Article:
James Webb Space Telescope's supercold camera is now ready for science

The James Webb Space Telescope instruments are hidden behind a giant sunshield to keep away from sunlight. (Image credit: Getty Images)

Teams preparing the James Webb Space Telescope for the commencement of its science operations have concluded the fine-tuning of the second of its four cutting-edge instruments ahead of the reveal of the telescope's first science-grade images less than two weeks from now. 

The Mid-Infrared instrument (MIRI) combines a camera that images the universe in mid-infrared wavelengths and a spectrograph that can capture light spectra of the observed stars and galaxies. These spectra, essentially the fingerprints of how celestial objects absorb light, reveal their chemical composition. 

MIRI operates in four modes, which allow the instrument to focus on different aspects of the studied objects. The engineering team concluded the testing of MIRI by checking its coronagraphic imaging mode, which enables astronomers to mask the bulk of a star and see just the surrounding glow of the stellar atmosphere, the corona. In the corona, the James Webb Space Telescope will be able to see exoplanets orbiting those distant stars. 

Related: James Webb Space Telescope's powers will be revealed in just weeks and scientists can't wait

"We are thrilled that MIRI is now a functioning, state-of-the-art instrument with performances across all its capabilities better than expected," Gillian Wright, MIRI European principal investigator at the U.K. Astronomy Technology Center, which co-developed the instrument, said in a statement

MIRI, developed jointly by NASA, the European Space Agency (ESA) and a range of science institutions in Europe and America, requires the coldest temperature of all the Webb instruments to function properly.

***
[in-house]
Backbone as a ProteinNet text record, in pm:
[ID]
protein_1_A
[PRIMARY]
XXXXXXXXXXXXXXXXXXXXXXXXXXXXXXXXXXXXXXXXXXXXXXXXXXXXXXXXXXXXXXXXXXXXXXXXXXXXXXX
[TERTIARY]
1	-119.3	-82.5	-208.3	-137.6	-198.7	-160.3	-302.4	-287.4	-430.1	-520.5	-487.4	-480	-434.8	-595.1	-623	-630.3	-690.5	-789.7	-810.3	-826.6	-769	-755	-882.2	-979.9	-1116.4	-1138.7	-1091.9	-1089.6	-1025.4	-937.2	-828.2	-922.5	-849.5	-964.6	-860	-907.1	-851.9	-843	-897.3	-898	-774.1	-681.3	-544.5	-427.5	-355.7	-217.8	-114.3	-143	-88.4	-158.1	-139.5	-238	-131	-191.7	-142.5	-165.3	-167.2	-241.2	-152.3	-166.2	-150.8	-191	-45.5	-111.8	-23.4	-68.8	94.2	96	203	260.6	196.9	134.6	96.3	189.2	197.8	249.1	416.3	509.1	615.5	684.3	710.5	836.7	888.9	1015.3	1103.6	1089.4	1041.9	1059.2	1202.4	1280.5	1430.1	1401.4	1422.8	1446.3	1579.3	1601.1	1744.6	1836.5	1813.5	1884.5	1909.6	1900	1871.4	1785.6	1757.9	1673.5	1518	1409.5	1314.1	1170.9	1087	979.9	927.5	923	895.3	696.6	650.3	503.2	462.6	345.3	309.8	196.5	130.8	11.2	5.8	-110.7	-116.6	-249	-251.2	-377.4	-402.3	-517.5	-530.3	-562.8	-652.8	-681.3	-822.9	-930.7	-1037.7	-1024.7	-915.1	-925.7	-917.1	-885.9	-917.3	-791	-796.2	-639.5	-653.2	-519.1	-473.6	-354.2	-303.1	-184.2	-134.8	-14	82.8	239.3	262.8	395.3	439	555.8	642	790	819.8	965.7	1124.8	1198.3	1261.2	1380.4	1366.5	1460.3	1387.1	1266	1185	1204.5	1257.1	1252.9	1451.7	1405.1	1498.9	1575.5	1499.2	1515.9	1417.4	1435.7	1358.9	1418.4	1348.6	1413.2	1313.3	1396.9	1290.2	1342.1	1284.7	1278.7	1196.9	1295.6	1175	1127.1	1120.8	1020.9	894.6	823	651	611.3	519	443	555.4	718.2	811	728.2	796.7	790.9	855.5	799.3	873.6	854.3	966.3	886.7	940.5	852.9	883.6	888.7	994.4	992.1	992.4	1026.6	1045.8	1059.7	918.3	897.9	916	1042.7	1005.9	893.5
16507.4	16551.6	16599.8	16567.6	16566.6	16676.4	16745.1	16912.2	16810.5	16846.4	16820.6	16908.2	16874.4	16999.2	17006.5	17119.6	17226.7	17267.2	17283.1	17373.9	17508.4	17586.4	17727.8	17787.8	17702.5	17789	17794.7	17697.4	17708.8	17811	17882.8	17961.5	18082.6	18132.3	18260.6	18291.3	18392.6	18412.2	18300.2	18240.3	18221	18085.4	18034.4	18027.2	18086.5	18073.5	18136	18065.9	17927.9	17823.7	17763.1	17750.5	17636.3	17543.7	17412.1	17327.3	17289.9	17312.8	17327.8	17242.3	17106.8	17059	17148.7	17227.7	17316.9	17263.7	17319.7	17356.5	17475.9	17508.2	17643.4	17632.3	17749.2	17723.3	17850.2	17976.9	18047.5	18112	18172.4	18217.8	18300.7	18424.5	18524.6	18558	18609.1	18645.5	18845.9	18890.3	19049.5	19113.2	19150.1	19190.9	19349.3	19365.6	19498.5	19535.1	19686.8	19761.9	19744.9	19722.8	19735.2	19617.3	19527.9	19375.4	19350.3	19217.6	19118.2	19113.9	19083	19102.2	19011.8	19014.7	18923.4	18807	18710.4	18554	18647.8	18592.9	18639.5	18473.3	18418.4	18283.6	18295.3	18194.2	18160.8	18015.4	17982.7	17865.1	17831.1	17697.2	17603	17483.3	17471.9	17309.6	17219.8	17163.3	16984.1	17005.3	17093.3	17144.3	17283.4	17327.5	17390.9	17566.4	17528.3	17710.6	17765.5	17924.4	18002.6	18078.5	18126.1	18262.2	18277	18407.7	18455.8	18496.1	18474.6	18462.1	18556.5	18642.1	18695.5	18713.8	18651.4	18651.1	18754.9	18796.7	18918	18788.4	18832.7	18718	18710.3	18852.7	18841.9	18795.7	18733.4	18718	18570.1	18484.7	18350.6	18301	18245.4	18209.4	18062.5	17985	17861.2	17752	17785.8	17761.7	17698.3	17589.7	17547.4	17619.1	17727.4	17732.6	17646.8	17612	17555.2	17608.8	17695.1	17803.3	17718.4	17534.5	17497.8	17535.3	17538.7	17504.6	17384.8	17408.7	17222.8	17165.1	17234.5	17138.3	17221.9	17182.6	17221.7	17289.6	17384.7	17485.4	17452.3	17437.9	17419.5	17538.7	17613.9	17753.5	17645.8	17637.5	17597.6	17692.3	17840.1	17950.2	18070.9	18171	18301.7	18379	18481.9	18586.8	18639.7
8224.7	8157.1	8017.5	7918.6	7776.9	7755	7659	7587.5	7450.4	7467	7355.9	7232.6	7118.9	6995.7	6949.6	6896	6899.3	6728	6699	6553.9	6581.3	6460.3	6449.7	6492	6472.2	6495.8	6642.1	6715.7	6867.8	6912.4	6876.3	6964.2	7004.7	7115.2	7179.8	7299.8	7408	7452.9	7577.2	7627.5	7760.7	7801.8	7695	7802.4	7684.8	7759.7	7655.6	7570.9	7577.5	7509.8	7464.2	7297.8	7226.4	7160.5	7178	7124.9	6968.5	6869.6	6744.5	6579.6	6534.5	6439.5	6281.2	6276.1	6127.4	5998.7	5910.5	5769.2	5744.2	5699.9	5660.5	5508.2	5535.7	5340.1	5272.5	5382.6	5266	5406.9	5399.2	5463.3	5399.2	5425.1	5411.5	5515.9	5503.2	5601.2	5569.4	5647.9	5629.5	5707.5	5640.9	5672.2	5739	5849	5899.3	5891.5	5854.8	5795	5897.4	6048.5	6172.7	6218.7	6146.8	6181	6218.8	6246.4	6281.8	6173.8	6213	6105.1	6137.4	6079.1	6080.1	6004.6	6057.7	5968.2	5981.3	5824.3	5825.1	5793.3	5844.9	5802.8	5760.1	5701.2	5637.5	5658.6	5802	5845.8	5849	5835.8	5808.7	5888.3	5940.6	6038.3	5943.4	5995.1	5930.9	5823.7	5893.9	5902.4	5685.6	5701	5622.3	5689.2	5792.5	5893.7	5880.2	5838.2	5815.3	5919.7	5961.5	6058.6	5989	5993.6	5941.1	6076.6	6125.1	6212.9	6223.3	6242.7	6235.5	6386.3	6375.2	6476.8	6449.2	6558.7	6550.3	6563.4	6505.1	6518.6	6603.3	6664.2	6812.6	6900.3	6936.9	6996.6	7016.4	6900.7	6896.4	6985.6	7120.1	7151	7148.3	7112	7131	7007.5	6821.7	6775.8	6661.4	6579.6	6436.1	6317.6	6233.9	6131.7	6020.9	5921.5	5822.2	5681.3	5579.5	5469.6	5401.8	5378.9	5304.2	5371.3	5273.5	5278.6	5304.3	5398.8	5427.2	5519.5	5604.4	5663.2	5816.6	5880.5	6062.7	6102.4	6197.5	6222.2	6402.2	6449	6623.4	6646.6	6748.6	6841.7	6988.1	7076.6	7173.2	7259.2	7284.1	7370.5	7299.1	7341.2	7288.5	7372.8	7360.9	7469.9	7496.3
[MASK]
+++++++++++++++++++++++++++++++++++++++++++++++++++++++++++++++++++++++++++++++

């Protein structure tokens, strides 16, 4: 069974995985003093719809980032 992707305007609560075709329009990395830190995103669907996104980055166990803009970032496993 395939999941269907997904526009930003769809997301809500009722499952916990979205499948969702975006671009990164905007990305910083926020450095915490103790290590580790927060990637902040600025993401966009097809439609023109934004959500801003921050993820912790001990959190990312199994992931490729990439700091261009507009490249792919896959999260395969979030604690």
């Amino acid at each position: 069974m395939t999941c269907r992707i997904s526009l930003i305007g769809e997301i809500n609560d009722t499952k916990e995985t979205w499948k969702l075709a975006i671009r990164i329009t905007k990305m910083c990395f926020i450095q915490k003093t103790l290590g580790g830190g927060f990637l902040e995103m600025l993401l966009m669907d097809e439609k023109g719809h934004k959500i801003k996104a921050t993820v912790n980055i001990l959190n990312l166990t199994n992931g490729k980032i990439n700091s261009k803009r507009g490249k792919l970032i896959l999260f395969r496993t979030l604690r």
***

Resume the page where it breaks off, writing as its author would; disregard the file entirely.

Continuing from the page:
Hidden behind its giant sunshield, the whole telescope had to cool down to minus 370 degrees Fahrenheit (minus 223 degrees Celsius) after its arrival at the Lagrange Point 2, a gravitationally stable point some 930,000 miles (1.5 million kilometers) away from Earth. Because Webb observes infrared light, which is essentially heat, any warmth from the telescope itself would dazzle its super-sensitive sensors. 

MIRI, however, needed to get even colder — minus 447 degrees F (minus 266 degrees C), which is only 12 degrees F (7 degrees C) above absolute zero, the temperature at which the motion of atoms stops.

To achieve such a freezing cold, MIRI is fitted with electrical cryocoolers.

The Webb teams previously concluded the commissioning of the Fine Guidance Sensor/Near Infrared Imager and Slitless Spectrograph (FGS/NIRISS). Mission personnel still have some work to do on the Near Infrared Camera (NIRCAM) — the main imager that will be able to see the oldest, most distant galaxies — and the Near InfraRed Spectrograph (NIRSpec), a powerful spectrograph that will be able to take spectra of up to 100 galaxies at once. 

First science-quality images from the $10 billion telescope, which is the most complex and expensive space observatory ever built, will be released to the public on July 12 during a live event you can watch here at Space.com. 

Follow Tereza Pultarova on Twitter @TerezaPultarova. Follow us on Twitter @Spacedotcom and on Facebook

Join our Space Forums to keep talking space on the latest missions, night sky and more! And if you have a news tip, correction or comment, let us know at: community@space.com.

Tereza Pultarova
Senior Writer

Tereza is a London-based science and technology journalist, aspiring fiction writer and amateur gymnast. Originally from Prague, the Czech Republic, she spent the first seven years of her career working as a reporter, script-writer and presenter for various TV programmes of the Czech Public Service Television. She later took a career break to pursue further education and added a Master's in Science from the International Space University, France, to her Bachelor's in Journalism and Master's in Cultural Anthropology from Prague's Charles University. She worked as a reporter at the Engineering and Technology magazine, freelanced for a range of publications including Live Science, Space.com, Professional Engineering, Via Satellite and Space News and served as a maternity cover science editor at the European Space Agency.